The selling of nutritional supplements via mail order and the Internet is now a mere blip on supermarket retailers' radar.
But that could change, industry observers say, as consumers become more educated about vitamins, minerals and herbs and develop the confidence to shop for these products wherever, or however, it is most convenient.
According to Hartman & New Hope, Bellevue, Wash., a market research firm that tracks the natural-products industry, catalog and direct-mail outfits that sell vitamins, minerals and herbs are actually outdoing supermarkets in terms of dollar sales.
Among its monthly sample of almost 18,000 individuals "representative of the U.S. population," Hartman & New Hope found consumers purchased $99.1 million worth of supplements through direct mail and catalogs in August, the last month for which data are available. By contrast, supermarkets generated $86.2 million in supplement revenue. (Total sales were $778 million.)
According to Hartman & New Hope's August figures, however, direct-mail and catalog dollar sales actually fell by 4% from the month prior, while supermarket sales rose by a very slight 0.8%.
"I see only minimal impact on sales made over the Internet or by mail order," said Jimmy Thompson, director of health and beauty care and general merchandise at W. Lee Flowers, a Lake City, S.C., distributor that services 54 IGAs in the Carolinas.
"I do not think mail order or the Internet are affecting sales yet," agreed Mike Meyer, general-merchandise and HBC director at Homeland Stores, Oklahoma City. "But, yes, [they may] at some point in time as consumers get more into these products."
Indeed, nutritional-supplement proponents stress consumer education is the key to sustaining growth in the category across all retail venues and to expanding formats, like mail order, that demand self-reliance of shoppers. The educated shopper, the argument goes, is an unintimidated shopper; she knows what she wants and will more freely part with her money to get it.
Noteworthy is the fact that, in August at least, the average supplement purchase in a supermarket totaled $6.77, compared with $13.53 through direct mail or a catalog, according to Hartman & New Hope.
"As people become more educated, they become more confident and they will go other places. It's going to depend on more consumer knowledge before [mail order and the Internet are] a factor," said J.B. Pratt, owner of Pratt Discount Foods, Shawnee, Okla. "I look at it as a kind of down-the-road phenomenon."
Jonathan Ziegler, a San Francisco-based analyst for Salomon Smith Barney, New York, said he believed mail-order pharmacy operations have significant growth potential, noting that American Stores Co. and Fred Meyer Inc., among others, already have mail-order pharmacy services. "I'm convinced that if you have a mail-order business established for pharmacy, what is to stop you from, say, developing a catalog [for vitamins and supplements]."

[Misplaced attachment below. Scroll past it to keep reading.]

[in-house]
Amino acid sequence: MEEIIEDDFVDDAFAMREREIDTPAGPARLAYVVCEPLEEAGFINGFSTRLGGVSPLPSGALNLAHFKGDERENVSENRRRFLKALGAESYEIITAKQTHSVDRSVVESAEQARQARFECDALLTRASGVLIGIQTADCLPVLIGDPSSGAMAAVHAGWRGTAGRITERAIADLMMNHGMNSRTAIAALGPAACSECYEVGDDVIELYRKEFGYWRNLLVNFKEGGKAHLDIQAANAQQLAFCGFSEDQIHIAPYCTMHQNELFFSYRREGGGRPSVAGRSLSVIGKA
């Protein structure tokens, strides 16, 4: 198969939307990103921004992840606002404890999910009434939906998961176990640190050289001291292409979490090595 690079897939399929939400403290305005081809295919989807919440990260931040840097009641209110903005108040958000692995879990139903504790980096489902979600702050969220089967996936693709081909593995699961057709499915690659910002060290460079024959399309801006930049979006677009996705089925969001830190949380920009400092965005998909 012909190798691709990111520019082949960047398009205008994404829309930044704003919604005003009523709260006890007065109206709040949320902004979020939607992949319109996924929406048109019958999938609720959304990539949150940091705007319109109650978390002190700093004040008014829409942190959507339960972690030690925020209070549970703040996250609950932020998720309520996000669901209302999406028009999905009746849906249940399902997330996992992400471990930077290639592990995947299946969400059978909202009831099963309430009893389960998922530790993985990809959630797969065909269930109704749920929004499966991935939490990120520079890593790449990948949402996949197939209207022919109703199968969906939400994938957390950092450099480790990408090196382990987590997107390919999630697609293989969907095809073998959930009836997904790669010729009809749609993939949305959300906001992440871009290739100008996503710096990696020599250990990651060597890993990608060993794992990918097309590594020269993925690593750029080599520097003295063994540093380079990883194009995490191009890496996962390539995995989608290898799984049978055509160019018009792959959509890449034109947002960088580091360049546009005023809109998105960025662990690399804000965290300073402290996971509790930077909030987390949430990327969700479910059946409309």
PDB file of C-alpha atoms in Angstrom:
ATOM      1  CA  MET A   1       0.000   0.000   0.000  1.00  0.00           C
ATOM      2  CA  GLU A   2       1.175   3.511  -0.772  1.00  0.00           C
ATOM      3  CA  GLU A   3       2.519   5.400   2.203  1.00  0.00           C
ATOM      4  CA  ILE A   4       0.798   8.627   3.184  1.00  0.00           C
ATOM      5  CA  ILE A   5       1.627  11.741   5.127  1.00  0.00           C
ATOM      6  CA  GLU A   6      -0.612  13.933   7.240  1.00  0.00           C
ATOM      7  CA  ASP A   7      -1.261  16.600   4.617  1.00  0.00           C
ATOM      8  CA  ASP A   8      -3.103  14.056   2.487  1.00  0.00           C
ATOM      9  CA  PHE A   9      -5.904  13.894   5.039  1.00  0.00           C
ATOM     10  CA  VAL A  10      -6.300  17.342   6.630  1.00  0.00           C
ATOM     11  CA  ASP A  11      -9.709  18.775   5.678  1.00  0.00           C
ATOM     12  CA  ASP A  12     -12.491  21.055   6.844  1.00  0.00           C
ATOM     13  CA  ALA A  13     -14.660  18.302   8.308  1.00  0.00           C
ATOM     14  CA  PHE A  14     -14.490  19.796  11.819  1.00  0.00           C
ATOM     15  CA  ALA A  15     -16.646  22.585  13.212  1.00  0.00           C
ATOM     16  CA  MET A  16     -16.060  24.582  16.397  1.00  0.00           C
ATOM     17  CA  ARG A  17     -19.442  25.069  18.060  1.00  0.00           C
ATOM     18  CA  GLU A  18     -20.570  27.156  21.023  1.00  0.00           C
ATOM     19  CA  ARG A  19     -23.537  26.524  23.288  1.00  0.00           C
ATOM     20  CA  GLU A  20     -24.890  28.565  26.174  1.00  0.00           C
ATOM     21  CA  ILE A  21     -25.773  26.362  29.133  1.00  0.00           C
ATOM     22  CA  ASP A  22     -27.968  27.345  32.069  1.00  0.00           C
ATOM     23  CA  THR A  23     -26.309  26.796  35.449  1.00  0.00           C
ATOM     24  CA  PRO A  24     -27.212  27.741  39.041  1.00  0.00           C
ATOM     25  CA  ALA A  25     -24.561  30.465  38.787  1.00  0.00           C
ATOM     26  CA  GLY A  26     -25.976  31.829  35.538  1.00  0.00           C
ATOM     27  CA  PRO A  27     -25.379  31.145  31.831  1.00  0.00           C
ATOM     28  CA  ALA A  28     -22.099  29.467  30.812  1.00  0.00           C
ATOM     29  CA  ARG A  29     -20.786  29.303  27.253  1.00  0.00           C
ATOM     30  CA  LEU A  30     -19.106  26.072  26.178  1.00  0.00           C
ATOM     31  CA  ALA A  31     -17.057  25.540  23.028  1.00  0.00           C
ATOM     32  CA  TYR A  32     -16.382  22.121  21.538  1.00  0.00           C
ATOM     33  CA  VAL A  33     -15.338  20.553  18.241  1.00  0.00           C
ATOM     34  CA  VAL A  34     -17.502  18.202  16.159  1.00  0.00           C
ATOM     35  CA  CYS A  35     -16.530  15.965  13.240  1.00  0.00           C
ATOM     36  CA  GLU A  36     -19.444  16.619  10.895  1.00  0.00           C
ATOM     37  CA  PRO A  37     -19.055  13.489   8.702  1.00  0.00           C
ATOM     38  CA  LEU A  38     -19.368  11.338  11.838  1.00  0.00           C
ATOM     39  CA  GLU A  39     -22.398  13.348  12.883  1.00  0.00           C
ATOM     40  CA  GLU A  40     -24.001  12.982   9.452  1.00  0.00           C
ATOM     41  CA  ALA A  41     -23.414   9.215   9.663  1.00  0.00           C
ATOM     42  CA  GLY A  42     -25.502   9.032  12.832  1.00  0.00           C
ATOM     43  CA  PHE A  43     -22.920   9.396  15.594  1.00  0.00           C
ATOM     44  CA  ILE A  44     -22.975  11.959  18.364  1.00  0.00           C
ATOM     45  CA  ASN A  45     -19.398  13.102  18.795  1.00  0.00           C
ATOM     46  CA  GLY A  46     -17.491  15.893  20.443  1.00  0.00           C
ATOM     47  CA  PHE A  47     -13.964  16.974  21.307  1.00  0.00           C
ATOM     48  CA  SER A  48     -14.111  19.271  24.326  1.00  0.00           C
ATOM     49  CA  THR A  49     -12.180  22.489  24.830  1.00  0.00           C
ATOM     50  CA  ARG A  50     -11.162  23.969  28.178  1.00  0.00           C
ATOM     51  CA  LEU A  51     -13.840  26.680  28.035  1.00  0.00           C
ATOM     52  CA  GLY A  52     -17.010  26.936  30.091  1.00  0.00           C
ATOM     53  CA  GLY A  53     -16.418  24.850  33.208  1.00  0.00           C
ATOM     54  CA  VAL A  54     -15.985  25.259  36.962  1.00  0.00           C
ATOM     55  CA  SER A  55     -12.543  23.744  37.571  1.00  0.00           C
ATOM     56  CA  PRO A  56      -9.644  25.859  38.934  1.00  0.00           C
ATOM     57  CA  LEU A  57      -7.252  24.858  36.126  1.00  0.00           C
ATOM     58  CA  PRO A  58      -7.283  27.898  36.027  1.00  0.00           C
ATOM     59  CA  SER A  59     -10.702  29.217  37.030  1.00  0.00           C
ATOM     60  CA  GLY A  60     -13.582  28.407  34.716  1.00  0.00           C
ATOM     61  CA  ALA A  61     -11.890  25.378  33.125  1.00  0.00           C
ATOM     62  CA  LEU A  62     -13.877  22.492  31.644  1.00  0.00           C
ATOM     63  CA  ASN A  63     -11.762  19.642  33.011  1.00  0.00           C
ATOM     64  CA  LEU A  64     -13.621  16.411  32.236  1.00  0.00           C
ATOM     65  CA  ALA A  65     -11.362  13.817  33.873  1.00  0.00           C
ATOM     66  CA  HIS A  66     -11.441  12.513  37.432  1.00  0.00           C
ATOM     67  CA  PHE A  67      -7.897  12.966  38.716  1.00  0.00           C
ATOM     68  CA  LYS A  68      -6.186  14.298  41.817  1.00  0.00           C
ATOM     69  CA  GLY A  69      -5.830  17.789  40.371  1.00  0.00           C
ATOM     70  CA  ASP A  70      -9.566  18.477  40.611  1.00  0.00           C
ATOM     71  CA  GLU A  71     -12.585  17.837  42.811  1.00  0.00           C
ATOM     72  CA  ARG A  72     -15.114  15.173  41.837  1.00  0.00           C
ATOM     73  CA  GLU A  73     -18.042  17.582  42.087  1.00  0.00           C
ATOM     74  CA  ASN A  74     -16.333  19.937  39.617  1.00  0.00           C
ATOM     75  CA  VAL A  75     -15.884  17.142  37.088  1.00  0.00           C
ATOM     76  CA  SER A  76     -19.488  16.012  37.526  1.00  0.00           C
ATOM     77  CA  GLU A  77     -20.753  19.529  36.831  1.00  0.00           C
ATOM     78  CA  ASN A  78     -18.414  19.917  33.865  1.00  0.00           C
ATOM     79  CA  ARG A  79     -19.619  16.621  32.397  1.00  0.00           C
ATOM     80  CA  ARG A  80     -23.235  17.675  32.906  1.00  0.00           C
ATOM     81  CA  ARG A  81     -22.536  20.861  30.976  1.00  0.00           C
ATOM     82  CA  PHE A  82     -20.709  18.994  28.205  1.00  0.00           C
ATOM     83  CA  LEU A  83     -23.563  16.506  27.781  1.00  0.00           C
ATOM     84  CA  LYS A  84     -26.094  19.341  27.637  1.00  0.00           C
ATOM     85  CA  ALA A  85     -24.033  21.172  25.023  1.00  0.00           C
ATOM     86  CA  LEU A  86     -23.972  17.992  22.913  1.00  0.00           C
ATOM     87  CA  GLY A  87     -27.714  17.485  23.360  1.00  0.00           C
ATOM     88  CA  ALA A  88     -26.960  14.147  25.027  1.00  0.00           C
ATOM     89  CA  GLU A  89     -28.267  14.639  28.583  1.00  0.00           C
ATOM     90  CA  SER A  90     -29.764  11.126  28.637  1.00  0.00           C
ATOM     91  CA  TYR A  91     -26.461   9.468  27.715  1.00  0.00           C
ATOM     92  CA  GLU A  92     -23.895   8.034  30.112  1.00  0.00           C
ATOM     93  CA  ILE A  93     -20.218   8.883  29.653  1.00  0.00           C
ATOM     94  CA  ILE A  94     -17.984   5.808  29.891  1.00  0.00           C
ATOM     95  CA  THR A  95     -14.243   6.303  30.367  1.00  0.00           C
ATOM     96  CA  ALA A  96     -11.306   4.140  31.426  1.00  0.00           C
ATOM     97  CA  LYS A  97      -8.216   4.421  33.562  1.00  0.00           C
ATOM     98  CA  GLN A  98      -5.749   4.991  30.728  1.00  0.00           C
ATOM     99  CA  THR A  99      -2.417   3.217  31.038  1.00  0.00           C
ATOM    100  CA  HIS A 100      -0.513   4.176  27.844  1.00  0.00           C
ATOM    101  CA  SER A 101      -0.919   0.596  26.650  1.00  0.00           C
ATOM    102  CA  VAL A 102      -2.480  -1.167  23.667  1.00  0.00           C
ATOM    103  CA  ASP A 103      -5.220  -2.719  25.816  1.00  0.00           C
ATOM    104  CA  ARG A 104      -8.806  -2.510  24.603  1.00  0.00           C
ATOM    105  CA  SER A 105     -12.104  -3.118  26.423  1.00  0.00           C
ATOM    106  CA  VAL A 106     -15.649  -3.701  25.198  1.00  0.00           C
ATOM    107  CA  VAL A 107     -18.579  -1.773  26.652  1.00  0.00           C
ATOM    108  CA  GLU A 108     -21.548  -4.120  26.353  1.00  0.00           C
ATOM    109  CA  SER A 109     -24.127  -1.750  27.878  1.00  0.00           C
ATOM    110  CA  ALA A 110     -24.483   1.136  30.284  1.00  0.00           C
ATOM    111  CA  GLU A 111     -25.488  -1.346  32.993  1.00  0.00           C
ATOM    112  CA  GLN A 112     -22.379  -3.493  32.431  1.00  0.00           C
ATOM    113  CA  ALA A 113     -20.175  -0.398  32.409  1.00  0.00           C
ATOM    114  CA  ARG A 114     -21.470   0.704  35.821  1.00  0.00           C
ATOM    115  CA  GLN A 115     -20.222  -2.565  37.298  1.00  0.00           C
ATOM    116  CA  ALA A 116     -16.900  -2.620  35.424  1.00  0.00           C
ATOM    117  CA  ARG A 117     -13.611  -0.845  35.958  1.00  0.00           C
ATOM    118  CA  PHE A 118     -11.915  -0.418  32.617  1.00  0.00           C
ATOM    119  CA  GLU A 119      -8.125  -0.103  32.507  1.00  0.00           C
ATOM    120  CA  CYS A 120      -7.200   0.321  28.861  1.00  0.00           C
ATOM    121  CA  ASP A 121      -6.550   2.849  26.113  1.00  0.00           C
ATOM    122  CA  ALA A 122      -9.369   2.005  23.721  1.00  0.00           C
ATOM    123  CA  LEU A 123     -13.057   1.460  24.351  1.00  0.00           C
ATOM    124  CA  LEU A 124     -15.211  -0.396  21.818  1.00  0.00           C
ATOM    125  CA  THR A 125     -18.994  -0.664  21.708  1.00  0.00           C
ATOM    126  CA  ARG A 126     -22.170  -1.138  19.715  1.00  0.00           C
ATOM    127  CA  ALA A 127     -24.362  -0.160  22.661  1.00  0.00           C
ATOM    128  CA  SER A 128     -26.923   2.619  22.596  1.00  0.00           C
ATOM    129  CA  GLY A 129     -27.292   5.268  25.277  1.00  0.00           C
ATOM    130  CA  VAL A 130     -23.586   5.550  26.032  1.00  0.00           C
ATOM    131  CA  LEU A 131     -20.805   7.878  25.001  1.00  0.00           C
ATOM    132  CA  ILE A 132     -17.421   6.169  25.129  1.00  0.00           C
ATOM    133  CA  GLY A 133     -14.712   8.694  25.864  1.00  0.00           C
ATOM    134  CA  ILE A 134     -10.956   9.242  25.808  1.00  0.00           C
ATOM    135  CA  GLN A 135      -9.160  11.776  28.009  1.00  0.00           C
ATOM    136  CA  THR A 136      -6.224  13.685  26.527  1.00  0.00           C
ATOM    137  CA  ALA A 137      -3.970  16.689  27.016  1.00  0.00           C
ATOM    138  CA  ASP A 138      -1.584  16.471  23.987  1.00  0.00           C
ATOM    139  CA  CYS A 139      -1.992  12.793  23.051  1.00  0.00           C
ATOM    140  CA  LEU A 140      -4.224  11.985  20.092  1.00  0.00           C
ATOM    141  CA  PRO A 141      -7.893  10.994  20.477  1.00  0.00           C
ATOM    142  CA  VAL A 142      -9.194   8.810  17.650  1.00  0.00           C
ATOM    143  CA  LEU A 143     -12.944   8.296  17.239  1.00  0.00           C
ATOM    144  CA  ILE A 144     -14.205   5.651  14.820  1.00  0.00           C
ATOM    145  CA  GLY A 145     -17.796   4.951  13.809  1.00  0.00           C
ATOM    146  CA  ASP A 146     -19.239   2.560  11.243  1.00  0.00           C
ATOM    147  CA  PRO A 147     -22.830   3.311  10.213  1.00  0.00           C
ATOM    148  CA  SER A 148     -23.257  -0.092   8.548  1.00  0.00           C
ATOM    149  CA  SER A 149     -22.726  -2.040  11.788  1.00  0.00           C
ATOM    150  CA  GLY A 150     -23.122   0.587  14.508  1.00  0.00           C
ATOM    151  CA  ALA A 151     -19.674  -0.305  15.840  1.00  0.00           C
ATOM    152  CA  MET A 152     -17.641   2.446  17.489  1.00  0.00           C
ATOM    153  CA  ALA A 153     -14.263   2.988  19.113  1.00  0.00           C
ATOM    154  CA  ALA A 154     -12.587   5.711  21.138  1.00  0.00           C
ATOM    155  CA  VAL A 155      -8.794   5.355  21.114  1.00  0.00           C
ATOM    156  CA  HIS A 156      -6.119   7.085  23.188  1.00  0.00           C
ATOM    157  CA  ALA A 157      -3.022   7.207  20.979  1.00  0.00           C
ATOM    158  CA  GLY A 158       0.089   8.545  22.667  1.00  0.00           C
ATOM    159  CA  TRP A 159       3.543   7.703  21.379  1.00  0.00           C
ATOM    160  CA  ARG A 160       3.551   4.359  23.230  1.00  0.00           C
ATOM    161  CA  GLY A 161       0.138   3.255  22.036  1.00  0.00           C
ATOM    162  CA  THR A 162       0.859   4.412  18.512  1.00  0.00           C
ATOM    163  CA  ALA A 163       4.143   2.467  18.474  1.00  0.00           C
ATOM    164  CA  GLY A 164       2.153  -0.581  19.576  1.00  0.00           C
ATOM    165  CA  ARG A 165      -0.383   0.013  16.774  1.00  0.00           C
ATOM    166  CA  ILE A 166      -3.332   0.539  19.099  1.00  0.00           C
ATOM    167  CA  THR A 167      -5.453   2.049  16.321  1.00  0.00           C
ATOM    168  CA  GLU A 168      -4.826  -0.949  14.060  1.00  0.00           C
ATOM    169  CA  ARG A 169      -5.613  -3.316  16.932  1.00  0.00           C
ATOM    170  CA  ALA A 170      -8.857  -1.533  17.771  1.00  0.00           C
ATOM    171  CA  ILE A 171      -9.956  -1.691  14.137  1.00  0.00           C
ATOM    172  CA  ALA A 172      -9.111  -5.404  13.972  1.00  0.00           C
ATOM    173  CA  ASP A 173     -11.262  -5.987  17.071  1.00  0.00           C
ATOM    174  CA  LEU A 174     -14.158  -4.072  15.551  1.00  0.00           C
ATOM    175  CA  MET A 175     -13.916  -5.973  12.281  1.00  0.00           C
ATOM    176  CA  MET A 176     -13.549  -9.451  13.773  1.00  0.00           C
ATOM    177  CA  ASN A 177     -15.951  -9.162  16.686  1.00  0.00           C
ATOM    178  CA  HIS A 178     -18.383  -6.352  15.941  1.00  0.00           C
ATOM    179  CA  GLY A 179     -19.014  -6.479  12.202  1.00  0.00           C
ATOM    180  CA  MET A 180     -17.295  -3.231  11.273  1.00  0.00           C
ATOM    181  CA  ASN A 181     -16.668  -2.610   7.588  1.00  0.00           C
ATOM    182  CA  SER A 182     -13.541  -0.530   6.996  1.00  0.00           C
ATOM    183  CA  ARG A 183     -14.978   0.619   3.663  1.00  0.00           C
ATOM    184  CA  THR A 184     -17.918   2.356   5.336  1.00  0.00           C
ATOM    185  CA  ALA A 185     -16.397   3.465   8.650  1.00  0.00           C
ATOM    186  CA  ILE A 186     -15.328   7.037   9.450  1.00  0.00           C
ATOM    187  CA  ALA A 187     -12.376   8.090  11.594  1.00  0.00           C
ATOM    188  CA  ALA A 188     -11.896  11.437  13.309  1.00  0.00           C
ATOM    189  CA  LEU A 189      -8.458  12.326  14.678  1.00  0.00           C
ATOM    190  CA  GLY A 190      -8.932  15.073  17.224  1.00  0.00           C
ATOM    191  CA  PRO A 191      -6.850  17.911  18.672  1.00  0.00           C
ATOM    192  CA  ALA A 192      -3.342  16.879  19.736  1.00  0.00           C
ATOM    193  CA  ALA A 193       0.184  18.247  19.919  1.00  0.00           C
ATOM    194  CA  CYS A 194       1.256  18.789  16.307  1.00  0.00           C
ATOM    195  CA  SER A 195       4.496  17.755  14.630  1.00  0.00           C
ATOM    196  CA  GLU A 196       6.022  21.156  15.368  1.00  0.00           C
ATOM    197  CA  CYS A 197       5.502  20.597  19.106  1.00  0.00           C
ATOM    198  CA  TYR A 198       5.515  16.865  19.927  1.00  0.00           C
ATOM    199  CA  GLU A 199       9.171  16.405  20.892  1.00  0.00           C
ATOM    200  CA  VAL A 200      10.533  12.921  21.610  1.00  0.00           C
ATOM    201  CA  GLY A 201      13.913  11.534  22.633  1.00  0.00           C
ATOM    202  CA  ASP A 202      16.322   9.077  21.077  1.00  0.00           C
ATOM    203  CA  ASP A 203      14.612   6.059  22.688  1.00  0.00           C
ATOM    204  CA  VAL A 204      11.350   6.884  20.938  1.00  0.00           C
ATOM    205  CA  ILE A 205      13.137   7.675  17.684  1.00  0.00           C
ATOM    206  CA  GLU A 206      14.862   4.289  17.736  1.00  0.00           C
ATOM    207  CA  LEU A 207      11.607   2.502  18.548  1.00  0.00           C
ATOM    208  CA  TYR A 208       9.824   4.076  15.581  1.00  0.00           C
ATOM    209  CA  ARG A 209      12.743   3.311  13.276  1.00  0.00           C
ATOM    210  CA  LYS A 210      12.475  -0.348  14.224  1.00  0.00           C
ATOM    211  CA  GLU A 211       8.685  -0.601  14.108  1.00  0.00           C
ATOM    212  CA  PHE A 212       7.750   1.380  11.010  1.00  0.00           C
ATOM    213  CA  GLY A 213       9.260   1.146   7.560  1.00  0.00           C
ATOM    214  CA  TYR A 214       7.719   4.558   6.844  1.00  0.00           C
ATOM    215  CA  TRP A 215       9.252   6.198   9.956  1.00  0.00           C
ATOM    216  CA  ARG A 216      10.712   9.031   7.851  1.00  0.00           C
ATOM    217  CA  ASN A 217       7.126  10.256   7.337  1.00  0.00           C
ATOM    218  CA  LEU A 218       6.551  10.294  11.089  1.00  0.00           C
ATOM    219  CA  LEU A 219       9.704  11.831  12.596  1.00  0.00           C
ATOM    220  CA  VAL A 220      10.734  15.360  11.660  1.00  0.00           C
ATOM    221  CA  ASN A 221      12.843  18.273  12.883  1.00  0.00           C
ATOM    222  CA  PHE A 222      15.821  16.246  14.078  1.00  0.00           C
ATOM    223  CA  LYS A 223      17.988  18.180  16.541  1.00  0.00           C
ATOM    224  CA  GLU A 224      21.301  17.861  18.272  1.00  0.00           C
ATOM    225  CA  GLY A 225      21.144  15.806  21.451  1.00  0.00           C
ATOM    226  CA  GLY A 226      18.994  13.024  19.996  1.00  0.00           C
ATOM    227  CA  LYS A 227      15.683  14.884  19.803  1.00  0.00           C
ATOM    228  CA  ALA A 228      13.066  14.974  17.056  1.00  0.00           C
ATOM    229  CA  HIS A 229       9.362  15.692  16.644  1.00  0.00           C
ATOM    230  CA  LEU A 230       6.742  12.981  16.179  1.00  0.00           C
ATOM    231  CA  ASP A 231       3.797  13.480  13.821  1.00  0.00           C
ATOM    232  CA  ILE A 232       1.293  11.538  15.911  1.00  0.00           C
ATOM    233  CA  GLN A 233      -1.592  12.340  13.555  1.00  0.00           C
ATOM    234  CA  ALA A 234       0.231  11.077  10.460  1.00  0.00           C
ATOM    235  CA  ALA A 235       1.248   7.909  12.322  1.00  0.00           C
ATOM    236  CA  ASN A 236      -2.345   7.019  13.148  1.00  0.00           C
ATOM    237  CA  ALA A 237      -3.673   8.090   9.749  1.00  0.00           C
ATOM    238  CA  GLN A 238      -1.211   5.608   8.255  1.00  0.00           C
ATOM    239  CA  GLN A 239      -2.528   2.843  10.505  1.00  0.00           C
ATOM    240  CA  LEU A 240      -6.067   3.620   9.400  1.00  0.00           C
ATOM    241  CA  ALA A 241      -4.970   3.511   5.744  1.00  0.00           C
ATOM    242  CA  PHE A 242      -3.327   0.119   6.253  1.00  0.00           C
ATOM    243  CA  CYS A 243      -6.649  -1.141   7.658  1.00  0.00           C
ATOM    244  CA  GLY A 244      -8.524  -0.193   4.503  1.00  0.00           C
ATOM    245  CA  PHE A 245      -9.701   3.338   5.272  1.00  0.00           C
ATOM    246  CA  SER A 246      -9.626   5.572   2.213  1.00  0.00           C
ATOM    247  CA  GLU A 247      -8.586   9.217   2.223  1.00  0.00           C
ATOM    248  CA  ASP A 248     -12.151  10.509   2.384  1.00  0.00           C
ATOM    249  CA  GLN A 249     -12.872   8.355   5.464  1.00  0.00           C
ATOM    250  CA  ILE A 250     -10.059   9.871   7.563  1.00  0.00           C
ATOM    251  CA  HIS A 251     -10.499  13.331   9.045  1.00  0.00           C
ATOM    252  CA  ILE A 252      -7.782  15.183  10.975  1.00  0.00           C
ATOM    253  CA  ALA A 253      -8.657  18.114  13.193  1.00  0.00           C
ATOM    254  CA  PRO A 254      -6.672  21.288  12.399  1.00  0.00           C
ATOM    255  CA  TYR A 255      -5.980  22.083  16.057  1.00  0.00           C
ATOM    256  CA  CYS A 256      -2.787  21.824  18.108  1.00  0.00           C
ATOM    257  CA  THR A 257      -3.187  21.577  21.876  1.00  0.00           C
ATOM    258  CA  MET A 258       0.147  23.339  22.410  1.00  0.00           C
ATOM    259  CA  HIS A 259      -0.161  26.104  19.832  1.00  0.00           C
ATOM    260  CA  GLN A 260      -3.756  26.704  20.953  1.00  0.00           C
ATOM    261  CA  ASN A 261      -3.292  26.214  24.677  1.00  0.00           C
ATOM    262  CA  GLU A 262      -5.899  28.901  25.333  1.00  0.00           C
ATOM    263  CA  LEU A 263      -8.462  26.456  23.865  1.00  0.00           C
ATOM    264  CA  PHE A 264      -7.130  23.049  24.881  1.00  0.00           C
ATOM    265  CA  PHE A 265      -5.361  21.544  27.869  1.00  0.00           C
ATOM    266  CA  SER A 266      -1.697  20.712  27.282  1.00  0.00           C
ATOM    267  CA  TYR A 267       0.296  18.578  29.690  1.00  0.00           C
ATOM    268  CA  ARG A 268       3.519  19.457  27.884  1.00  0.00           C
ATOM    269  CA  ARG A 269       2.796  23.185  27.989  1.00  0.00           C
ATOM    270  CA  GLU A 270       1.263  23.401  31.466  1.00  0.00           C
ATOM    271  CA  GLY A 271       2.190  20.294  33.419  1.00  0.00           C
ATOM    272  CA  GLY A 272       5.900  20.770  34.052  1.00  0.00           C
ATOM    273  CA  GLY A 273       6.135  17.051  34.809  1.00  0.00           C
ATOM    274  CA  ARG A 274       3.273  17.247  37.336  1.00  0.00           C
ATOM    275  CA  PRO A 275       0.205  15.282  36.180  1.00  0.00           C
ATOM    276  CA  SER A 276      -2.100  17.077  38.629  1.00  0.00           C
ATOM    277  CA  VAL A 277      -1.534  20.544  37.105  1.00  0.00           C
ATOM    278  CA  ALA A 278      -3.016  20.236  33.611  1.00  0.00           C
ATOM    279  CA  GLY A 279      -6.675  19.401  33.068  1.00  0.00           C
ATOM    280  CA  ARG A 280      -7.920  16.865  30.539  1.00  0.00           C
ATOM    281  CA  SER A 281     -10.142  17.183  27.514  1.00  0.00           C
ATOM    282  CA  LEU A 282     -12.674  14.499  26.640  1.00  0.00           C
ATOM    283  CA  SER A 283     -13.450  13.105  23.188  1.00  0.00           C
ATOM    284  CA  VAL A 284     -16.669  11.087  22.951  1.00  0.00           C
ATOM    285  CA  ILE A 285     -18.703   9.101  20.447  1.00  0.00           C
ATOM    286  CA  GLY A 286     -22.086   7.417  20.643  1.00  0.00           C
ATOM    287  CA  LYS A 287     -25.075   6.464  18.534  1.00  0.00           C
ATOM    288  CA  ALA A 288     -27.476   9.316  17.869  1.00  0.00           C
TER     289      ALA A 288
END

Gregory Miller, a spokesman for General Nutrition Cos., Pittsburgh, said GNC had a catalog division but discontinued it because "it seemed, at that point, to be underperforming."
Regarding a possible revival of GNC's mail-order service, and the option of selling products on its Web site, Miller said, "Both are under consideration. It strikes me that there is a fair amount of crossover potential."
Only $218,000 worth of vitamins, minerals and herbs were sold over the Internet to Hartman & New Hope's sample participants in the month of August -- average purchase price: $7.80 -- which translates into essentially 0% of total sales.
For Wild Oats Markets, its natural health and beauty care, or Natural Living, departments, which include nutritional supplements, are the fastest-growing and most profitable part of its business, said Michael Gilliland, chief executive officer, at SN's recent Food Retailing Summit in Palm Beach, Fla. The Boulder, Colo.-based retailer, which last month began selling products on its Web site, wildoats.com, is counting on Natural Living to do brisk on-line business, Gilliland said.
Retailers insist that regardless of whether Internet sales of nutritional supplements take off, consumers aren't about to abandon traditional bricks-and-mortar stores.
"Internet aside, people are always going to walk into a store and do their shopping where it's convenient," said Miller.
Bill Mansfield, vice president of general merchandise at Marsh Supermarkets, Indianapolis, said, "Supermarkets are seeing that customer very frequently through the week, and if we carry that product the customer wants, it's very natural that we'll get that sale, and we'll probably offer it at a better price."